The mere mention of Munich will make people think of beer, sausages and BMW cars. After all, the annual Oktoberfest celebration and the luxury marque are closely associated with the capital of Germany's Bavaria state.
But mention the city of Buchloe and you are likely to be met with blank stares. The city, about an hour's drive from Munich, is home to Alpina, an exclusive manufacturer of automobiles that are based on BMW models.
Alpina's exclusivity comes from its low production figures - it produces just 1,200 to 1,700 vehicles annually. That figure is a drop in the bucket compared to BMW, which manufactured 939,820 vehicles in the first half of this year. Even so, Alpina is represented by official agents in 22 countries, including Singapore.
Alpina, which is family-owned, originally produced typewriters. In 1965, company founder Burkard Bovensiepen made the firm's first foray into the automotive industry by offering a Weber twin- carburettor kit for the BMW 1500.
The firm, however, soon began to rework BMW models. Apart from extensively fettling powertrains and suspensions, it also launched three of its own models in 1978: the B6, B7 and B7 Coupe.
Notably, the B6, which was based on BMW's E30 3 Series saloon, was equipped with a 2.8-litre inline-six, making it the first 3 Series with a six-cylinder motor.
In 1983, Alpina was officially recognised by the German Federal Motor Authority as a car manufacturer.
It does not make racing machines for track days. Its philosophy is "luxury cars for the road". Therefore, its models pack plenty of horsepower plus enormous levels of torque that give them the effortlessness and driveability their owners love. For instance, the B6 Bi-Turbo Coupe (based on the current BMW 6 Series) has a 4.4-litre V8 with 600bhp and 800Nm.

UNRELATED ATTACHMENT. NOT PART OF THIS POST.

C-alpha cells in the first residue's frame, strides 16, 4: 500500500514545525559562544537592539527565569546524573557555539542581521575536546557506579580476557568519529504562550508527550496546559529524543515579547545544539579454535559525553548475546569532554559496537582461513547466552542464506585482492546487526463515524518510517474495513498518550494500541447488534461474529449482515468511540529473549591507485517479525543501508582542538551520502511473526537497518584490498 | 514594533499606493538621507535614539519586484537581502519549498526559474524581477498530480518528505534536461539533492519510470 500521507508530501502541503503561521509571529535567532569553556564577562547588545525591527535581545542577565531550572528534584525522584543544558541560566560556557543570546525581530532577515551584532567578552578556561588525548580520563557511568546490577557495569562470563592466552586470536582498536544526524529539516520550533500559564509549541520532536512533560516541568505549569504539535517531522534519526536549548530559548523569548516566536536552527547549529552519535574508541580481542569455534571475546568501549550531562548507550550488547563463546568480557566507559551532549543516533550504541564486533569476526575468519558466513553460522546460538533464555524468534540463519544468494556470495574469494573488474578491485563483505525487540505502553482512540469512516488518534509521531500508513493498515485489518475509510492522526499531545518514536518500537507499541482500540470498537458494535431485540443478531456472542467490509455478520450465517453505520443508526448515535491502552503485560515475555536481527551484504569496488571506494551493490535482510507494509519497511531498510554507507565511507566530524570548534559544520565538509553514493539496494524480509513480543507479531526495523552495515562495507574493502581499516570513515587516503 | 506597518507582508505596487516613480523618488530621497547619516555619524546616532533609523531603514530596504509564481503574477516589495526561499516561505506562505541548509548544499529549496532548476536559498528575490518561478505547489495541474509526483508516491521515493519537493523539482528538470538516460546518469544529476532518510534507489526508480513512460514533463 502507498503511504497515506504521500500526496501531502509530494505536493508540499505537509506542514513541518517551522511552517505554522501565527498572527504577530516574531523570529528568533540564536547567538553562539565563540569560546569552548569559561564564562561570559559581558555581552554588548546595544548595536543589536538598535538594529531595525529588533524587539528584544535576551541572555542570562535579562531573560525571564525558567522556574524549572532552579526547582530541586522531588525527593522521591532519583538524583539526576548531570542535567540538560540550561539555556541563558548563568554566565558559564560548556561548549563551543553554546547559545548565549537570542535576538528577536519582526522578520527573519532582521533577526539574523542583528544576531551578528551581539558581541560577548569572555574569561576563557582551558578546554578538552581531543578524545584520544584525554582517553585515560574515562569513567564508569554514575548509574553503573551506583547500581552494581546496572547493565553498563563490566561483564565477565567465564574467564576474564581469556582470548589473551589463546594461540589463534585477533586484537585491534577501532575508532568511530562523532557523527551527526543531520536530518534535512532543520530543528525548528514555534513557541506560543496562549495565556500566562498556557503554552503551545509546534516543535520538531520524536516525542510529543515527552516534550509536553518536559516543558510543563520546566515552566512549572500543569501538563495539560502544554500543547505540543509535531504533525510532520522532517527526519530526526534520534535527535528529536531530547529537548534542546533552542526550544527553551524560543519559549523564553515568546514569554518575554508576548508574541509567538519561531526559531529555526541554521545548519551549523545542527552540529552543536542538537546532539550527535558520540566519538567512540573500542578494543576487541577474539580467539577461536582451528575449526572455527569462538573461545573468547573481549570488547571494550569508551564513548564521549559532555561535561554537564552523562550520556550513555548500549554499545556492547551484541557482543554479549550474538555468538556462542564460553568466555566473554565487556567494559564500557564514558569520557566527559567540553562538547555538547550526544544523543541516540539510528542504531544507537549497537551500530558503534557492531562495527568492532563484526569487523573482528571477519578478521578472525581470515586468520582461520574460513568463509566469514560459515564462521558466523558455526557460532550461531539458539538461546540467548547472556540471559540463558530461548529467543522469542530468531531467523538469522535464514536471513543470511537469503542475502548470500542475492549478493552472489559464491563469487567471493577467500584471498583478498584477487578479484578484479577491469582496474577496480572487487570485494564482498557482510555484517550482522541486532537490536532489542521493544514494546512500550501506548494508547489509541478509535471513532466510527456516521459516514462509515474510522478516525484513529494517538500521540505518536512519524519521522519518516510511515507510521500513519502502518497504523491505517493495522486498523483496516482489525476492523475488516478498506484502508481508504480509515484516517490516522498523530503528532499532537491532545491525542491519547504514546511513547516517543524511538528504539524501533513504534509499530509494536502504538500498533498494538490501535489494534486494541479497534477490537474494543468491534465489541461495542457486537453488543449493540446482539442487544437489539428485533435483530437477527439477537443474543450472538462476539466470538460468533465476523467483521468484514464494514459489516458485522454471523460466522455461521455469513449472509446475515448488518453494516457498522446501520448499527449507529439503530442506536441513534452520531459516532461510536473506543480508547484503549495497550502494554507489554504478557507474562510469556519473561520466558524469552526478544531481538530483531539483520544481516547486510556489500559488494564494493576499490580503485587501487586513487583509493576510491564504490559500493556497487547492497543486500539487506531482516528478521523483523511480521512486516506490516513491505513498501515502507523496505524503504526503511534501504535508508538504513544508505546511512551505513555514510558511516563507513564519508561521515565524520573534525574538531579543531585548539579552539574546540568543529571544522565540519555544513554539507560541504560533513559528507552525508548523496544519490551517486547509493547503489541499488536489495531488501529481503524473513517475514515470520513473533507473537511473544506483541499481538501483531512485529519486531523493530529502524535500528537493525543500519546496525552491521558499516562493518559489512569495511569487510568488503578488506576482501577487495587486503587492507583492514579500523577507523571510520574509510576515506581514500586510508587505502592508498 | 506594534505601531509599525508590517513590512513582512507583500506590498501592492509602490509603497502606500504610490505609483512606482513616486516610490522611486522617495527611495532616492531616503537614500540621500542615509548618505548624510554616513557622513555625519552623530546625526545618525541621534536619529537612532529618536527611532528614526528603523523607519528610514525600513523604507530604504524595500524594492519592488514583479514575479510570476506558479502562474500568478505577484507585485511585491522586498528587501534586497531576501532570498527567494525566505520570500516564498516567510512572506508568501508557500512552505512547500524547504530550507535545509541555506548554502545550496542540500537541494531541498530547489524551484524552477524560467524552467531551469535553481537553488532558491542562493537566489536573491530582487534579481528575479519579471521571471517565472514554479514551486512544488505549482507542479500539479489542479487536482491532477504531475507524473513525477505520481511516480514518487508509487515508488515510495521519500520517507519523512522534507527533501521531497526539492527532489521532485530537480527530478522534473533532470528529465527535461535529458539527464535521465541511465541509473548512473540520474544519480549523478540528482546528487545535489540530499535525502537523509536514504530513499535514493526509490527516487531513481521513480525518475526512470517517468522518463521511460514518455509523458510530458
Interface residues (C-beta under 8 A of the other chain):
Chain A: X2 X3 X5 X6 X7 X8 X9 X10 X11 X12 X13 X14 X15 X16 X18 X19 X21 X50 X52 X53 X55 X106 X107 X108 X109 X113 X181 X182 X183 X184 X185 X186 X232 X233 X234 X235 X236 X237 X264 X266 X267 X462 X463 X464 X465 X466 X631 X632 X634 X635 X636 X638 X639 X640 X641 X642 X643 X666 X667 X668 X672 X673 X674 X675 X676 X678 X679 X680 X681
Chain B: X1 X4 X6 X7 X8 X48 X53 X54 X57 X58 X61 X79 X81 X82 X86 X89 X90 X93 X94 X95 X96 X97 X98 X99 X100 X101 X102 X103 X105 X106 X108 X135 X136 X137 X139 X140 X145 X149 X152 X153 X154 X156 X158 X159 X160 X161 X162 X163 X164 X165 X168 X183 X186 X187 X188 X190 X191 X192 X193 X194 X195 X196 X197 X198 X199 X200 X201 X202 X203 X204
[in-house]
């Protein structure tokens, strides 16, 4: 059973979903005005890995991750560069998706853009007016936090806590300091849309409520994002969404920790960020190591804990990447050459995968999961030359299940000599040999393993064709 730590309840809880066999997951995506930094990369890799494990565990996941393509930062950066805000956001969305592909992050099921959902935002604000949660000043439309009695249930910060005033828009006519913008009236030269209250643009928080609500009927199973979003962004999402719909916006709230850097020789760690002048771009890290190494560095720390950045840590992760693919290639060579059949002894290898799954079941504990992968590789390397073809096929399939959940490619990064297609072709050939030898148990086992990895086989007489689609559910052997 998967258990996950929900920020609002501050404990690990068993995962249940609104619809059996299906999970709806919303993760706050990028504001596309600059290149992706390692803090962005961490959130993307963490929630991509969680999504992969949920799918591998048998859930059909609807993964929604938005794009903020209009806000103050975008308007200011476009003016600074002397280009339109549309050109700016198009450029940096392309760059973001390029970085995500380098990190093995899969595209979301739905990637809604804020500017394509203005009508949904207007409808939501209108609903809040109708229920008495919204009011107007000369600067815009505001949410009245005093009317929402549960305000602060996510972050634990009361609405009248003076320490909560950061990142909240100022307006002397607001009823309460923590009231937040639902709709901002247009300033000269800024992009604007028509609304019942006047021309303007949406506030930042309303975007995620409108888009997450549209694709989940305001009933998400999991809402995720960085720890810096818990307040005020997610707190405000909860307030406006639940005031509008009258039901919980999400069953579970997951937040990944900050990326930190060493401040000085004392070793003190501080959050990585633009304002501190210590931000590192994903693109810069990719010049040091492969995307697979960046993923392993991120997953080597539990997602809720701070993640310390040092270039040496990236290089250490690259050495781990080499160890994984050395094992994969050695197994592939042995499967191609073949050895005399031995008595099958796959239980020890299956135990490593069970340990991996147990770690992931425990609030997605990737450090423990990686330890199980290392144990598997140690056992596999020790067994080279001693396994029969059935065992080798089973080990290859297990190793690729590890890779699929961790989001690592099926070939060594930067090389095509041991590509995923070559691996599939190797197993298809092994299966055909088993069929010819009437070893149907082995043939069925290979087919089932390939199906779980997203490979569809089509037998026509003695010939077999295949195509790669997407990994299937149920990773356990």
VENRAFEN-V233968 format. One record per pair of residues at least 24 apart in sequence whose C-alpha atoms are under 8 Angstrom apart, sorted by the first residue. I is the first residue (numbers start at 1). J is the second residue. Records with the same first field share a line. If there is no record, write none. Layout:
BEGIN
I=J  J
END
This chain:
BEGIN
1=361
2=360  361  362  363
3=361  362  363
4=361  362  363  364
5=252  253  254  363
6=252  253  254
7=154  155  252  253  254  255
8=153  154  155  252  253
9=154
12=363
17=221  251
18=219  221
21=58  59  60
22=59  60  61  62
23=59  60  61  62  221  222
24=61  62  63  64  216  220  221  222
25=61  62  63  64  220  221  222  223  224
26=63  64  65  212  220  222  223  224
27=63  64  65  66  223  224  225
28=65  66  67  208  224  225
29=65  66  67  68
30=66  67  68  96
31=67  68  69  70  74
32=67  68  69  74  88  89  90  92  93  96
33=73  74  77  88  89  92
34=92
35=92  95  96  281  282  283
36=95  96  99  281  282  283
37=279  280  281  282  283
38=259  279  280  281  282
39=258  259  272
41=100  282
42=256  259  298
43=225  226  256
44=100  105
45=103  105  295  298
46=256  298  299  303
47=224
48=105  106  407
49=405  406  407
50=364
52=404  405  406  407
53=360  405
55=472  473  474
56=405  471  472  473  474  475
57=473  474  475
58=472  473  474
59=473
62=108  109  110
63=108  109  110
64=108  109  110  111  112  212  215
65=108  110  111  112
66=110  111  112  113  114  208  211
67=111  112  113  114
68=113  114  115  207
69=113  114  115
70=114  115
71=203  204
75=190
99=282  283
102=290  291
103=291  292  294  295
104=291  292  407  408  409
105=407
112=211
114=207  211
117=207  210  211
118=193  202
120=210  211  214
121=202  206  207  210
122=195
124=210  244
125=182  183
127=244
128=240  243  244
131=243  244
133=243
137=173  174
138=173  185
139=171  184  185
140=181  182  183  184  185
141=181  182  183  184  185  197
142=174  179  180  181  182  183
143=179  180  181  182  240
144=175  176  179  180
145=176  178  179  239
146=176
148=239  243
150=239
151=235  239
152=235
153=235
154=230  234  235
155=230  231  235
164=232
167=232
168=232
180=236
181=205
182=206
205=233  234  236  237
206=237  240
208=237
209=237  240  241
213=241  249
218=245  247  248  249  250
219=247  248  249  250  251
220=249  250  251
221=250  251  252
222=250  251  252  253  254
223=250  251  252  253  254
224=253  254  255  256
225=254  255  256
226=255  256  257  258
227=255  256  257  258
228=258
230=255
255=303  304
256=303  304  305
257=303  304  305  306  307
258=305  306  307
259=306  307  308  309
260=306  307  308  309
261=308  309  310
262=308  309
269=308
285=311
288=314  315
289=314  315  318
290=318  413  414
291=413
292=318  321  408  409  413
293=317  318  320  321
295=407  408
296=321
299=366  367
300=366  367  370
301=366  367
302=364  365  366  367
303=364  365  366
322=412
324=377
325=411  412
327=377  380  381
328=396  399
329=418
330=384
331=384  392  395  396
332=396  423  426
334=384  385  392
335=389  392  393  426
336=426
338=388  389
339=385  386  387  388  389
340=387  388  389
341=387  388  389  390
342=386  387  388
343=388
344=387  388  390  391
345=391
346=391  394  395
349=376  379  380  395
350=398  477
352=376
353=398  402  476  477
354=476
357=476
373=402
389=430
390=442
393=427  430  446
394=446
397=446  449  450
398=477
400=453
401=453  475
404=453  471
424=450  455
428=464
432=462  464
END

Alpina works closely with BMW. Its cars roll off the latter's production lines and are sent to Alpina's 20,000 sq m factory in Buchloe to be completed.
During the firm's 50th anniversary celebrations over a weekend in June, about 8,000 visitors got a behind-the-scenes look inside the factory.
My first stop during the factory tour was the machine shop. Within this facility is the metal workshop, which produces welded components and prototype parts that will be tested and refined as well. Components such as intercooler pipes (which are larger than the ones on standard BMW models) and brake calliper brackets are made here.
Alpina models undergo further tests at the firm's engineering centre. Apart from the five engine test bays, there is also a lab for emissions testing. Impressively, this centre further features a climate chamber, which simulates temperatures ranging from searing heat to extreme cold.
According to Mr Kristian Sen, Alpina's head of development methodology and application, engines undergo development for up to two years in the centre before they are tested on the road.
Interestingly, the engine test bays have microphones that enable engineers to listen to the exhaust notes while putting the motors under load.
Apart from car manufacturing, Alpina also deals in wines. One million bottles of wine are stored in a temperature-controlled warehouse on site.
The only area that was off-limits during the open house is the home of company boss Burkard Bovensiepen, which is also located on the factory grounds.
Alpina models have customised interiors and the work for this is done at the factory's saddlery. Wrapping a steering wheel in leather, for instance, takes a craftsman four to five hours.
Customers can specify parallel stitching, which feels smoother than the regular cross-stitches found in most cars. Mr Ulrich Zecke, who is in charge of the department, proudly states that parallel stitching for steering wheels can be done only by hand.
The saddlery is also capable of colour-matching the leather to a client's specifications. Even the size of the stitches and their width can be customised.
I asked Mr Zecke if the company would agree to upholster a client's sofa in premium Lavalina leather. It was an odd question, but his answer was an unequivocal yes.
The highlight of Alpina's 50th anniversary celebrations was the 105-car parade through Buchloe. The normally quiet streets became festive as Alpina owners from as far as the United Kingdom arrived in the city.
Iconic Alpina models from the 1970s and 1980s, such as the 2002 tii and B10 Bi-Turbo, were present. There were also several rare B12 models, based on BMW's classic 8 Series grand tourer.
What made these older cars more amazing was that they were all well-maintained. The gleaming paintwork, mechanical thrum of the engines and rorty exhausts were a reminder of motoring's good old days, when design and performance took priority over eco- friendliness.
•The writer is with Torque, a motoring monthly published by SPH Magazines.